Wearable anti-rape technologies are products designed to rebuild feminine bodies in a form allegedly more capable of warding off unwanted sexual advances. Although inventors have patented these controversial objects since the beginning of the Women’s Movement, in 2010, anti-rape technology began to receive global media attention as the new wave in self-defense. While proponents of women’s physical self-defense argue corporeal techniques, such as martial arts and boxing, empower women by disrupting traditional gender norms, inventors embrace a “post-feminist sensibility” arguing technology-facilitated rape-prevention is more effective because passive prevention is in-line with traditional gender norms. This article constructs a genealogy of anti-rape technology using international patent and historical records from 1850 to 2016. This analysis reveals that inventors subscribe to what I term techno-physical feminism—or strategies that utilize technoscience to seemingly transform the wearer’s psychology, corporeal resilience, and agency. Techno-physical feminism draws on Judy Wajcman’s articulation of technofeminism and Martha McCaughey’s physical feminism to analyze the material and discursive relationships between gender regulation, bodies, and technology. While there could be more liberatory designs of techno-physical feminism, I argue this iteration of wearable anti-rape technology reinforces traditional gender ideologies and re-inscribes feminine bodies as passive. This analysis also finds that although popular media accounts frame anti-rape technology as novel, these objects are derived from historical chastity technologies designed to promote normative masculinity. This research illuminates how technology has long been invoked to respond to shifting and gendered paradigms of sexual risk and contributes to conversations about gender, power, and corporeal surveillance.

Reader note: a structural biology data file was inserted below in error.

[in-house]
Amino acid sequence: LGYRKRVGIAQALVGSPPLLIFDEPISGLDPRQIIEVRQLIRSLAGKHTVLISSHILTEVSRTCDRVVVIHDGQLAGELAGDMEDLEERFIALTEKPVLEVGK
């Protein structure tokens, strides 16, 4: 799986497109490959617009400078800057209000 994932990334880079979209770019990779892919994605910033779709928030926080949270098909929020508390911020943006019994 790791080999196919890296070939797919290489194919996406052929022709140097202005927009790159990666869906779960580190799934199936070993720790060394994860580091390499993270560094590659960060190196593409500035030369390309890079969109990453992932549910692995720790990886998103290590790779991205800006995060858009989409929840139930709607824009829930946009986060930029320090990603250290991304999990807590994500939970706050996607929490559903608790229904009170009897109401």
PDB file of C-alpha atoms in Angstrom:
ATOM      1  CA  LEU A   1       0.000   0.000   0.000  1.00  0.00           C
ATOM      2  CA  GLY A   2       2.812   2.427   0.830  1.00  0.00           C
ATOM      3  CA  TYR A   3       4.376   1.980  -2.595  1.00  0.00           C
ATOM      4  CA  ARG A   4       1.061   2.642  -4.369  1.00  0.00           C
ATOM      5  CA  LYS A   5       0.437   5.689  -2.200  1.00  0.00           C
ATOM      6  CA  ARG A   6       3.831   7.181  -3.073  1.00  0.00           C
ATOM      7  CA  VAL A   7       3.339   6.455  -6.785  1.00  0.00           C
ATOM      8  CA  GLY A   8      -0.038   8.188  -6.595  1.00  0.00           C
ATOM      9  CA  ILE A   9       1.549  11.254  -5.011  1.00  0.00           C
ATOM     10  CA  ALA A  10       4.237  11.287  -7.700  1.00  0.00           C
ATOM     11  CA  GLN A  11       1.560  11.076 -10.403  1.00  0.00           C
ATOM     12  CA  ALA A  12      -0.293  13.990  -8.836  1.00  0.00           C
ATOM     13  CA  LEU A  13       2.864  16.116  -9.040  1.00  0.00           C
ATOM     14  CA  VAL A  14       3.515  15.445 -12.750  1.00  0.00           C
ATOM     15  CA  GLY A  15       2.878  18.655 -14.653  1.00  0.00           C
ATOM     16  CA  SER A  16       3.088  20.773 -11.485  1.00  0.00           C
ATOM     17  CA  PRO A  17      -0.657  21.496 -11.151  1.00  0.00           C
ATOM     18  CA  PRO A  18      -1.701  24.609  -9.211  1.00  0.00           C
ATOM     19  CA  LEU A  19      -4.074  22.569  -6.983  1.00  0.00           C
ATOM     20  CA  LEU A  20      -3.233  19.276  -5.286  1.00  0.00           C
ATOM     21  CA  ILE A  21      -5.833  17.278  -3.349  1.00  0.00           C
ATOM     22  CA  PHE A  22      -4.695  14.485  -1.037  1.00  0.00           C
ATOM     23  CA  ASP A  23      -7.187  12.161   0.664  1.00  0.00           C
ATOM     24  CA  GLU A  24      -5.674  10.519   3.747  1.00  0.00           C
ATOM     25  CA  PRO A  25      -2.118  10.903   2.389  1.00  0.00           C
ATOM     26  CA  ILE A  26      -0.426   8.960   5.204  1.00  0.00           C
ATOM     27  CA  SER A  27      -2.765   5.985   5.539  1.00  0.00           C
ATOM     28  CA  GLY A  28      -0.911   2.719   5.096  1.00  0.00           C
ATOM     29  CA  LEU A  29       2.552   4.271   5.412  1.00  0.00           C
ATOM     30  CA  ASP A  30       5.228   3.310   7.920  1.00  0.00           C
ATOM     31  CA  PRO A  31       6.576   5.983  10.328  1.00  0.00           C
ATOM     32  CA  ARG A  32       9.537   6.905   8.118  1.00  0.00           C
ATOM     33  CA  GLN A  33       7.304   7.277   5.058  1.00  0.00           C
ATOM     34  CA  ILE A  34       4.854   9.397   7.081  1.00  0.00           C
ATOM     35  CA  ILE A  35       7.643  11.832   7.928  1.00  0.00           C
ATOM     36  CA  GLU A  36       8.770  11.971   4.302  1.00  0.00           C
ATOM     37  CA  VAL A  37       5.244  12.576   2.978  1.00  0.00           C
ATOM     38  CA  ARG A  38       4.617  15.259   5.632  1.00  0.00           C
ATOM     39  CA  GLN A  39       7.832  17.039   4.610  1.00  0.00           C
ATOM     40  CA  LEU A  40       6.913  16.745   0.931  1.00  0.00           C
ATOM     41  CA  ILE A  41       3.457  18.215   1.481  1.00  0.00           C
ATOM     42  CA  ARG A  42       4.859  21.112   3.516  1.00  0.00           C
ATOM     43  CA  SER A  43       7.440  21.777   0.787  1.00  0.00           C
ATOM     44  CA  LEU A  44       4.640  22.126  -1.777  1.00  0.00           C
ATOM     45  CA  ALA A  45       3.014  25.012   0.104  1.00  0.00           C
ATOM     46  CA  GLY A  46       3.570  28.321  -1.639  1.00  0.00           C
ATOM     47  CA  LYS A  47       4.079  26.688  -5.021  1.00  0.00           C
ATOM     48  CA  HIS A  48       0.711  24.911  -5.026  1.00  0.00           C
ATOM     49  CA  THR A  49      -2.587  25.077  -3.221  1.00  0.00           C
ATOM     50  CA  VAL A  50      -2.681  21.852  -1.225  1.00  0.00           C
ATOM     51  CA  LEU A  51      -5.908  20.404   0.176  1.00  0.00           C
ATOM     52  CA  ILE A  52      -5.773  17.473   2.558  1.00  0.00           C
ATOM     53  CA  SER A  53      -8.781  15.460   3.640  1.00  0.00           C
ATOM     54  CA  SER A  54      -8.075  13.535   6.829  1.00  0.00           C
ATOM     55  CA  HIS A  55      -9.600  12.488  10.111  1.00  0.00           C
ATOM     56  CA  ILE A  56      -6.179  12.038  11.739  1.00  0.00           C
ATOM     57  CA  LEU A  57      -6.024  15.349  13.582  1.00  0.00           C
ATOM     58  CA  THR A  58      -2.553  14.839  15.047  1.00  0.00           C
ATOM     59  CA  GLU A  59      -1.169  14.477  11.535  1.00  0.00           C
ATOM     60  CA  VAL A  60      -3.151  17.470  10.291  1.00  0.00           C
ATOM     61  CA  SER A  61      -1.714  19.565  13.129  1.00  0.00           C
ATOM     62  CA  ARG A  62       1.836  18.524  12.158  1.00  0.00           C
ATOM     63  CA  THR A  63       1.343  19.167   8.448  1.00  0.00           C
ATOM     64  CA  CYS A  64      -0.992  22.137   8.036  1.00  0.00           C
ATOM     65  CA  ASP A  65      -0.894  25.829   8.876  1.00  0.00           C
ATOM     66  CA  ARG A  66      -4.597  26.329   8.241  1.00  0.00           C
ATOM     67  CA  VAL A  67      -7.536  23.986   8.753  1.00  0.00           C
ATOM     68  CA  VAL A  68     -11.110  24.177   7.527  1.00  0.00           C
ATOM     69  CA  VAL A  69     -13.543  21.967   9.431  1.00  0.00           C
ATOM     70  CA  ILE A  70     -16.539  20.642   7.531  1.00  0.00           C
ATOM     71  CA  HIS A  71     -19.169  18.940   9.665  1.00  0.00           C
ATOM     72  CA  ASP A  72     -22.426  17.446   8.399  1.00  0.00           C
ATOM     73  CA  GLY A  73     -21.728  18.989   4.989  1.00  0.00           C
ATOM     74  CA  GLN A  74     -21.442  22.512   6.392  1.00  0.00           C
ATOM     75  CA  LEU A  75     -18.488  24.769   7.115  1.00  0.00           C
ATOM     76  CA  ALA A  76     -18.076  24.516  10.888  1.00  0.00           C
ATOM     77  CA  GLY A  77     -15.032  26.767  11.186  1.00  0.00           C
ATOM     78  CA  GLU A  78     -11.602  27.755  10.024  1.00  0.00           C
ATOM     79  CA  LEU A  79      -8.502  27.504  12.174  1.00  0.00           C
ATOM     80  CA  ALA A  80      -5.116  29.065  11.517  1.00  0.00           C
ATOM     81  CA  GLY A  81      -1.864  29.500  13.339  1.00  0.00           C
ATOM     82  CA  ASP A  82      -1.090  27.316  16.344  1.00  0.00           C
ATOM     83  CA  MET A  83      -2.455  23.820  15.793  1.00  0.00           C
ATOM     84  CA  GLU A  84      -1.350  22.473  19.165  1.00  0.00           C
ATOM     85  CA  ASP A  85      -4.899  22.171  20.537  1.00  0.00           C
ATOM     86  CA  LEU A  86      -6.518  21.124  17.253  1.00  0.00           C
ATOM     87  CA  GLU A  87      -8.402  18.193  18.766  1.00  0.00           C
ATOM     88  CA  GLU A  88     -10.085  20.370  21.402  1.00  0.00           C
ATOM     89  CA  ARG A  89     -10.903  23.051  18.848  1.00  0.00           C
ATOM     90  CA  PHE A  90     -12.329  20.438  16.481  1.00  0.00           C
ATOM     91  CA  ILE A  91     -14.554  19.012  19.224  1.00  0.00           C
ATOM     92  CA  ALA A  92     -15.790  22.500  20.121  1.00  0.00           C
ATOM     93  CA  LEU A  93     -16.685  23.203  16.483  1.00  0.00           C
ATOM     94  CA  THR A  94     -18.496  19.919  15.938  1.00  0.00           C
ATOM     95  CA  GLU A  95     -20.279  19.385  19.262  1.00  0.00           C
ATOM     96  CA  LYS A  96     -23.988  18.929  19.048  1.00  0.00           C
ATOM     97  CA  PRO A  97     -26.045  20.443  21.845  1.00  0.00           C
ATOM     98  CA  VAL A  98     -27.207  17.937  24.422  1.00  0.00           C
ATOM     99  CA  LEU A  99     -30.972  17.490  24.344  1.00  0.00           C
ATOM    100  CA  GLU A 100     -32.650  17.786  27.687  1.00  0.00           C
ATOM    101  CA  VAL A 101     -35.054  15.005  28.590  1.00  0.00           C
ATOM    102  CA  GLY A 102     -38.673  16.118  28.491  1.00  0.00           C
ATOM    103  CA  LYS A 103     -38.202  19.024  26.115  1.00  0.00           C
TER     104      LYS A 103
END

- rape prevention
- sexual violence
ASJC Scopus subject areas
- Gender Studies
- Visual Arts and Performing Arts